The acoustic densitometry unit was used for off-line data analysis. Time–intensity curves were calculated from two ROI with a sample area of 21 × 21 pixels each to quantify contrast intensity of the backscattered signal. The ROI was chosen according to the suspected tumour area from the B mode image. The time–intensity curve with the maximum detectable peak contrast intensity was chosen from up to three ROI. If the tumour was not visible in the B mode image, the ROI were placed according to MRI/CT information.

The reference ROI (healthy brain tissue) was located in either the thalamus or the brain stem, depending on the insonated plane.

In order to reduce artefacts and erratic graph movements from patient or ultrasound probe movements, the images were manually aligned if necessary. The baseline for each calculated time–intensity curve was set as the mean acoustic intensity of the first three images after ultrasound contrast agent administration.

Statistical analysis

Three time–intensity curve parameters—the peak intensity (PI) (dB), the time to peak intensity (TP) (s), and the positive gradient (PG) (dB/s), which is the peak intensity divided by the time to peak intensity (PI/TP)—were used for statistical analysis. These parameters were compared intraindividually between tumour and healthy tissue as well as interindividually between different tumour types. For the latter analysis, tumours were grouped into four tumour types: high grade gliomas, meningiomas, metastases, and others (tumours not classified under the first three headings). In addition to the three time–intensity curve parameters (PI, TP, and PG) the ratio of the PI of tumour and healthy brain tissue was compared between these subgroups.

The Wilcoxon test was used for intraindividual analyses, and the Mann–Whitney and Kruskal–Wallis tests for interindividual analyses, as appropriate. Differences were considered as statistically significant at probability (p) values of < 0.05.

RESULTS

General

Twenty nine patients with brain tumours underwent a screening ultrasound examination, of whom six where diagnosed as having a high grade glioma, nine a meningioma, seven metastases, and seven other tumours (three low grade gliomas, one chordoma, one neurinoma of the trigeminal nerve, and two tumours of the pituitary gland). Twenty seven of these patients were found to have an adequate acoustic bone window and could therefore be included in the study; two with an insufficient temporal bone window were excluded. Both the latter had metastatic brain tumours. In 21 of the 27 patients the tumour was visible in native B scan, while in six native imaging failed to identify the lesion. Two of these patients had a rather low quality bone window, while in the other four the tumour was isoechogenic compared with the adjacent brain on native B scan. Figure 1 shows a native B scan and the corresponding magnetic resonance image of a high grade glioma. Signal intensity decreased in the harmonic mode but image quality was well sustained. In integrated backscatter mode, however, spatial resolution was usually lower. Contrast medium administration led to visibly detectable contrast enhancement at least ipsilateral to the insonated side in all patients. The administration of the contrast agent was not associated with any side effects. Figure 2 shows an SHI examination of a high grade glioma (the same patient as in fig 1).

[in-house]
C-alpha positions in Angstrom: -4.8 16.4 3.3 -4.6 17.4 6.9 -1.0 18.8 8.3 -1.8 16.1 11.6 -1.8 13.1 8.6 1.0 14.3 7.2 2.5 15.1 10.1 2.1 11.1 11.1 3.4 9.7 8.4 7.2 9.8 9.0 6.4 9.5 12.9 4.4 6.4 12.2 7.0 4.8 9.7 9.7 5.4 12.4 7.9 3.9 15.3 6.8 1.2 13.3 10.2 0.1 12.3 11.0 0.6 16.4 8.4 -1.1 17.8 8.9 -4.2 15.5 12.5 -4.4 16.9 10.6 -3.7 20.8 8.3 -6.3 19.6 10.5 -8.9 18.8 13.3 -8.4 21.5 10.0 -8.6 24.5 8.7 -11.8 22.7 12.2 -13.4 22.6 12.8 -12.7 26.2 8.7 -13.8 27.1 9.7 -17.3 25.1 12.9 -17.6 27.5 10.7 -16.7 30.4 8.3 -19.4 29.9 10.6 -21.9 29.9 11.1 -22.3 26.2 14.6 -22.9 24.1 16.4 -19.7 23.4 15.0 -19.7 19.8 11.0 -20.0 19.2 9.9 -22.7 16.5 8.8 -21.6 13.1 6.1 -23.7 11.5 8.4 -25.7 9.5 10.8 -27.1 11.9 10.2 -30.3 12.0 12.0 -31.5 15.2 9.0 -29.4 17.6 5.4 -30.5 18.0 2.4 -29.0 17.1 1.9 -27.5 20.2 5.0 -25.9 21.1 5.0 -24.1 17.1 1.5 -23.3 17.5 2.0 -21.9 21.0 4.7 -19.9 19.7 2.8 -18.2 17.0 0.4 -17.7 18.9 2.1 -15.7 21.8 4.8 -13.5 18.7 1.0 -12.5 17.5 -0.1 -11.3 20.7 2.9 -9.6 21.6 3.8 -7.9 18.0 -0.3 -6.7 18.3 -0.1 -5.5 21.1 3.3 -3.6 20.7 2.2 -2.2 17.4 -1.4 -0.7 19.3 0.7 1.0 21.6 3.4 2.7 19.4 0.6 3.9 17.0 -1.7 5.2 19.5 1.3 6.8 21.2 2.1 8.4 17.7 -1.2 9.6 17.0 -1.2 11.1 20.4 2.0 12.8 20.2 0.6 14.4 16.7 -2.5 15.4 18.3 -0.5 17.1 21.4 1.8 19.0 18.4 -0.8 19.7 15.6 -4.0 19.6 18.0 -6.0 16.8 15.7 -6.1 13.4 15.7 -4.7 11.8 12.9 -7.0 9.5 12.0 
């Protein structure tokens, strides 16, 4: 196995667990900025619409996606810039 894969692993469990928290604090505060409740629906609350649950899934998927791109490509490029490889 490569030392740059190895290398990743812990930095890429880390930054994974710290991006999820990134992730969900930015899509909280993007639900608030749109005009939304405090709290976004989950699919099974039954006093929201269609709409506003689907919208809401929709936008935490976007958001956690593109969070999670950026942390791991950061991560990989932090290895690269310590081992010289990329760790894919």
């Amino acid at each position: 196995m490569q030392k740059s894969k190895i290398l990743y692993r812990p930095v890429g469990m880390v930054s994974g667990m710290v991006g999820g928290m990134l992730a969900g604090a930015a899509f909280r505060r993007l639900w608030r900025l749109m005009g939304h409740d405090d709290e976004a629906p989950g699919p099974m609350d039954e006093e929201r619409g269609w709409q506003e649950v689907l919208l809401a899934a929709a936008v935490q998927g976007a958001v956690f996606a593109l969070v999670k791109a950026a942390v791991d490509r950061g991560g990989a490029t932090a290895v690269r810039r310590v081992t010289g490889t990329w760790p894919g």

Figure 1

Magnetic resonance scan and native B mode image of a high grade glioma in corresponding transverse axial planes of section. The tumour (smaller arrow) is located laterally to the lateral ventricles (larger arrow). The B mode image shows an oval lesion with a heterogeneous echo that seems well defined from the surrounding tissue. The two low signal bands extending from the ultrasound probe towards the midline are artefacts caused by a heterogeneous temporal bone window.